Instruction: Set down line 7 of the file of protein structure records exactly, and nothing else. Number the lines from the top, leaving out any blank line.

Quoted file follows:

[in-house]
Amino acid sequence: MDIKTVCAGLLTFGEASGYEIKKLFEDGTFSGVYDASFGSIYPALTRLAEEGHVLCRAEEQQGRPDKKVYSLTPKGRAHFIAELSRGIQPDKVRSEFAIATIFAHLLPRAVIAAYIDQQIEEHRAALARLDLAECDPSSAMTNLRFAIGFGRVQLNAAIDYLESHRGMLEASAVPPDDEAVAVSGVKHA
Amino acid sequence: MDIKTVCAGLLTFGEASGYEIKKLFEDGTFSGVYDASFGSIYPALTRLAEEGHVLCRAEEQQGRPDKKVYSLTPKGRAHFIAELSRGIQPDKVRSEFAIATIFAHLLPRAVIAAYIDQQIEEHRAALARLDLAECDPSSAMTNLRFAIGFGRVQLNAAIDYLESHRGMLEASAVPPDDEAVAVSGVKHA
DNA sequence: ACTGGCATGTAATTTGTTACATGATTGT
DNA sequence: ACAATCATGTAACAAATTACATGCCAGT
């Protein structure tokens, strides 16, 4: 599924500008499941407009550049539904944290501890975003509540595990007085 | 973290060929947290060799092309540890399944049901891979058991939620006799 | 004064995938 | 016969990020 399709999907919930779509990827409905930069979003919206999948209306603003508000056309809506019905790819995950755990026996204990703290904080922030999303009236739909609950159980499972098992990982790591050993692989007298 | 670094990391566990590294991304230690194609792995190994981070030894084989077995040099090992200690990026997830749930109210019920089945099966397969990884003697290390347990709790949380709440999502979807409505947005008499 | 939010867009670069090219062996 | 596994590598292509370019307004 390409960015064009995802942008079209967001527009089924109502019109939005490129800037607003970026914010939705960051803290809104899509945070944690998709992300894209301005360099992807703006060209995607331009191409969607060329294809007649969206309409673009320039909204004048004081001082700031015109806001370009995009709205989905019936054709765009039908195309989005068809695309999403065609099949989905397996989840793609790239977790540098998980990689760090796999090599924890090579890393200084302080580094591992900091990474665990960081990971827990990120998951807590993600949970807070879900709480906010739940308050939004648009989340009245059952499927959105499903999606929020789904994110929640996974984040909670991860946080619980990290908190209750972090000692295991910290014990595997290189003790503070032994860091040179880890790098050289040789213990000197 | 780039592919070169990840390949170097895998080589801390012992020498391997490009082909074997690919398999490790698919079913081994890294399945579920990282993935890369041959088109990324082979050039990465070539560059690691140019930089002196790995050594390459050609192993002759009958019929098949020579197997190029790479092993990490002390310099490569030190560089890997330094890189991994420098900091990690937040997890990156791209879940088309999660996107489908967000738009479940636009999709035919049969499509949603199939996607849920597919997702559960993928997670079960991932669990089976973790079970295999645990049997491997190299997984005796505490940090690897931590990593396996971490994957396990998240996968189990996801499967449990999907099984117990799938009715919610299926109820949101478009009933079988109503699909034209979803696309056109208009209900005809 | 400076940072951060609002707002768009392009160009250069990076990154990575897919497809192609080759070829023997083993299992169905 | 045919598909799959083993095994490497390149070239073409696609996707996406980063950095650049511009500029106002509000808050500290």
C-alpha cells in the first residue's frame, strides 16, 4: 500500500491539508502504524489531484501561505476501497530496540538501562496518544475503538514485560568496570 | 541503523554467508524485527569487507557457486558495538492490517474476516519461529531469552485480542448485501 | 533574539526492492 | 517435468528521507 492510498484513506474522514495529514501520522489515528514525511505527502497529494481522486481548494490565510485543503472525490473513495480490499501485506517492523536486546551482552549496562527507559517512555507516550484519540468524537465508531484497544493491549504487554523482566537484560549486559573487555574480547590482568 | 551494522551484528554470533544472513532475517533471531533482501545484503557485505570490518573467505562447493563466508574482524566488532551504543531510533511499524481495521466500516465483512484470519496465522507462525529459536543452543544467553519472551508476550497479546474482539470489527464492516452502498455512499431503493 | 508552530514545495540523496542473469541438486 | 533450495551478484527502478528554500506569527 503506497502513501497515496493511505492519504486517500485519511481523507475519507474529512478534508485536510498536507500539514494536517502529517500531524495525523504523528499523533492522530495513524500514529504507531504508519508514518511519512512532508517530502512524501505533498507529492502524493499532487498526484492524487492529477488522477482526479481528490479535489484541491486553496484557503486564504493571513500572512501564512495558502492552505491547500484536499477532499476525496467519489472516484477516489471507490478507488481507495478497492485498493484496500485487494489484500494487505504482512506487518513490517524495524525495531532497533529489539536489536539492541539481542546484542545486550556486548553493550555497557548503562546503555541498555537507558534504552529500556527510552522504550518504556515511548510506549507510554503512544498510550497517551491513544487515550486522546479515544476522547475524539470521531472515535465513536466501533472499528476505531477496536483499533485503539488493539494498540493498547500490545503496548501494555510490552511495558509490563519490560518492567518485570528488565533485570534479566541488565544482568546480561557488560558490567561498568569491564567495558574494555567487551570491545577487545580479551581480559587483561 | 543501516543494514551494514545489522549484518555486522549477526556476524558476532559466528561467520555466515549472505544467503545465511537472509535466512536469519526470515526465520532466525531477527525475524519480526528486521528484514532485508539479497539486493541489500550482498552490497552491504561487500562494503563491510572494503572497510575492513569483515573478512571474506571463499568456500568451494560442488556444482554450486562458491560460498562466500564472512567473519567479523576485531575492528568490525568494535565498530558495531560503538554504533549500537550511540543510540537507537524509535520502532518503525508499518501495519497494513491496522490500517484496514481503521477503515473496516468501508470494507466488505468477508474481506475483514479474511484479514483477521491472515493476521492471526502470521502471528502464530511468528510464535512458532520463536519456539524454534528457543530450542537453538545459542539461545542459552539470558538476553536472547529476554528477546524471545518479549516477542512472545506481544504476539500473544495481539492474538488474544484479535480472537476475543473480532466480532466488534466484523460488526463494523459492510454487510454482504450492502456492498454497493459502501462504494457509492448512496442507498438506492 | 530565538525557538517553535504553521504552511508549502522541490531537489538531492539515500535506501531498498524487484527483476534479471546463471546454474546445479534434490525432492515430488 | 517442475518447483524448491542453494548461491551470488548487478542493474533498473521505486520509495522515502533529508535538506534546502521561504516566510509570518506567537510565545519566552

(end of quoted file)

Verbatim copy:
C-alpha cells in the first residue's frame, strides 16, 4: 500500500491539508502504524489531484501561505476501497530496540538501562496518544475503538514485560568496570 | 541503523554467508524485527569487507557457486558495538492490517474476516519461529531469552485480542448485501 | 533574539526492492 | 517435468528521507 492510498484513506474522514495529514501520522489515528514525511505527502497529494481522486481548494490565510485543503472525490473513495480490499501485506517492523536486546551482552549496562527507559517512555507516550484519540468524537465508531484497544493491549504487554523482566537484560549486559573487555574480547590482568 | 551494522551484528554470533544472513532475517533471531533482501545484503557485505570490518573467505562447493563466508574482524566488532551504543531510533511499524481495521466500516465483512484470519496465522507462525529459536543452543544467553519472551508476550497479546474482539470489527464492516452502498455512499431503493 | 508552530514545495540523496542473469541438486 | 533450495551478484527502478528554500506569527 503506497502513501497515496493511505492519504486517500485519511481523507475519507474529512478534508485536510498536507500539514494536517502529517500531524495525523504523528499523533492522530495513524500514529504507531504508519508514518511519512512532508517530502512524501505533498507529492502524493499532487498526484492524487492529477488522477482526479481528490479535489484541491486553496484557503486564504493571513500572512501564512495558502492552505491547500484536499477532499476525496467519489472516484477516489471507490478507488481507495478497492485498493484496500485487494489484500494487505504482512506487518513490517524495524525495531532497533529489539536489536539492541539481542546484542545486550556486548553493550555497557548503562546503555541498555537507558534504552529500556527510552522504550518504556515511548510506549507510554503512544498510550497517551491513544487515550486522546479515544476522547475524539470521531472515535465513536466501533472499528476505531477496536483499533485503539488493539494498540493498547500490545503496548501494555510490552511495558509490563519490560518492567518485570528488565533485570534479566541488565544482568546480561557488560558490567561498568569491564567495558574494555567487551570491545577487545580479551581480559587483561 | 543501516543494514551494514545489522549484518555486522549477526556476524558476532559466528561467520555466515549472505544467503545465511537472509535466512536469519526470515526465520532466525531477527525475524519480526528486521528484514532485508539479497539486493541489500550482498552490497552491504561487500562494503563491510572494503572497510575492513569483515573478512571474506571463499568456500568451494560442488556444482554450486562458491560460498562466500564472512567473519567479523576485531575492528568490525568494535565498530558495531560503538554504533549500537550511540543510540537507537524509535520502532518503525508499518501495519497494513491496522490500517484496514481503521477503515473496516468501508470494507466488505468477508474481506475483514479474511484479514483477521491472515493476521492471526502470521502471528502464530511468528510464535512458532520463536519456539524454534528457543530450542537453538545459542539461545542459552539470558538476553536472547529476554528477546524471545518479549516477542512472545506481544504476539500473544495481539492474538488474544484479535480472537476475543473480532466480532466488534466484523460488526463494523459492510454487510454482504450492502456492498454497493459502501462504494457509492448512496442507498438506492 | 530565538525557538517553535504553521504552511508549502522541490531537489538531492539515500535506501531498498524487484527483476534479471546463471546454474546445479534434490525432492515430488 | 517442475518447483524448491542453494548461491551470488548487478542493474533498473521505486520509495522515502533529508535538506534546502521561504516566510509570518506567537510565545519566552